When it comes to dating, many singles have started focusing on finding partners with traits that could lead to a long-term relationship. They aren’t choosing partners based solely on immediate attraction but on the potential for a joyful partnership that may even stand the test of time. 

Singles in America graphic
Singles are preparing themselves for long-term relationships.

In the Match survey, 80% of young singles said they would like a long-term relationship. And 70% of singles overall said they are open to a relationship. Plus, 48% of singles said they’re more eager to meet a partner than before.

That’s a significant number of singles who are open to relationships. But it is more interesting to see the difference between the number of singles who were open to relationships before and after the pandemic.

“In 2019, 58% of singles said they’d like to meet somebody who wants to marry,” Dr. Fisher told me. “In 2022, 74% of singles said they wanted to meet somebody who wants to marry. Singles are settling down.”

According to Dr. Fisher and the Singles in America study, singles are willing to look past more of the small stuff when looking for a partner. More than ever, singles are willing to start long-distance relationships, overlook different political affiliations, and even date those to whom they weren’t instantly attracted.

“Singles are giving people a chance,” Dr. Fisher said. “They’re no longer saying, ‘I didn’t feel any chemistry; it’s over. I’m not going to try.’”

How to Sustain Long-Term Love

Wanting to start a long-term relationship is one thing, but maintaining a partnership for the long haul is a whole different beast entirely. Fortunately, people in successful relationships share a few traits in how they think and feel that is backed up by neuroscience.

Dr. Fisher hasn’t only researched those looking for love; she’s also studied the brains of people already in love. She and her colleagues were the first researchers in the world to study love patterns in the human brain through functional magnetic resonance imaging (fMRI) scans.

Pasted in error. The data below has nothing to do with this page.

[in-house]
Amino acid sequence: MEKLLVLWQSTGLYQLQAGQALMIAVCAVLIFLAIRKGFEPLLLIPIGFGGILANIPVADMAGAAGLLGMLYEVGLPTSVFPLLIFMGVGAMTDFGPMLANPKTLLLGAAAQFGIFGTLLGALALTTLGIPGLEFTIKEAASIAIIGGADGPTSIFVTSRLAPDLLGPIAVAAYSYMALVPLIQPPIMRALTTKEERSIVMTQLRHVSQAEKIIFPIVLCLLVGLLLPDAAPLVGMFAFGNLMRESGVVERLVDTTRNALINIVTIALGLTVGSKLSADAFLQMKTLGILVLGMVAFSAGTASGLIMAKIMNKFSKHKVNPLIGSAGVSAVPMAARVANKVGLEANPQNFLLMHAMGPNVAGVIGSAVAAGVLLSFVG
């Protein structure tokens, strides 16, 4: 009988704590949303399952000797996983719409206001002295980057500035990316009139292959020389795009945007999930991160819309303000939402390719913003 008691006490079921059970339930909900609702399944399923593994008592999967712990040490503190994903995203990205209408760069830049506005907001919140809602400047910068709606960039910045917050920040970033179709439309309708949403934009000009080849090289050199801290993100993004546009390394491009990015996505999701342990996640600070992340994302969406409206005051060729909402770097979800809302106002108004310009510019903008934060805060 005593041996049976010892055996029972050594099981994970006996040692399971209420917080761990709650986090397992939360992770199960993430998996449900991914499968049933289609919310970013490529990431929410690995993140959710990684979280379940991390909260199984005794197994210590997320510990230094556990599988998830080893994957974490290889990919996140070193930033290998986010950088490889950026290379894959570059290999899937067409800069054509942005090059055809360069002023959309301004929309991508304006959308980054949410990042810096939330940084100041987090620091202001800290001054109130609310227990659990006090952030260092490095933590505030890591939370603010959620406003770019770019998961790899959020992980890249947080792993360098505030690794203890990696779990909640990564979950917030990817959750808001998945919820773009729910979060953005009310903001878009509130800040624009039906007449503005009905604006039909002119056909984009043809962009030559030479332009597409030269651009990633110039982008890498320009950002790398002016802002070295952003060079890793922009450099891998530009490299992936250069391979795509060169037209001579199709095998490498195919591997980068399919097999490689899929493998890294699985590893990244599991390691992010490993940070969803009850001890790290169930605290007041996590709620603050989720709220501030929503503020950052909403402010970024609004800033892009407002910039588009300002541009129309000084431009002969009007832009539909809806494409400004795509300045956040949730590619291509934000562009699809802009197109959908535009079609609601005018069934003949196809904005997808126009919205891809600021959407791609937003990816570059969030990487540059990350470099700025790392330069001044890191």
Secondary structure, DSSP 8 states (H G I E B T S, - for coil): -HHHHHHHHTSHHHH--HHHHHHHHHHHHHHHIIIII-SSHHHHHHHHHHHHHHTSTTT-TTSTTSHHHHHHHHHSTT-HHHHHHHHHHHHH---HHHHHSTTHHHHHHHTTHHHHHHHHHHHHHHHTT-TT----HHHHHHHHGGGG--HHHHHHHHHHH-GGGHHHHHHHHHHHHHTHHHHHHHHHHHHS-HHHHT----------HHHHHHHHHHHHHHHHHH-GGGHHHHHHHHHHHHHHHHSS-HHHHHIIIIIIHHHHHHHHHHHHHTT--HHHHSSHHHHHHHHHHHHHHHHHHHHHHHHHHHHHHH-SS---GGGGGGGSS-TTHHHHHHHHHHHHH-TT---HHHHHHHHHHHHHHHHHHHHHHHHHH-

In one of her studies, Fisher and her colleagues scanned the brains of people who were married an average of 21 years; most had grown children. 

“The brain regions that become activated in long-term, happy partnerships are the brain region linked with empathy, the brain region linked with controlling your own stress and your own emotions, and the brain region linked with overlooking the negative,” Dr. Fisher said. “That last one is called ‘positive illusions,’ or the ability to overlook what you don’t like about somebody and focus on what you do.”

Male Patient Entering Hospital MRI Scanning Machine
Dr. Fisher and her colleagues used fMRI technology to study the brains of people in serious relationships.

People in serious relationships are more empathetic. They’re used to seeing things from their partner’s perspective, assuming good intentions, and being considerate of their emotions. 

They’re also good at controlling their own feelings and, by extension, their happiness. While they may (and should) lean on their partners for support, they don’t consistently take out negative feelings on them or need them to be a constant source of reassurance. They form secure attachments.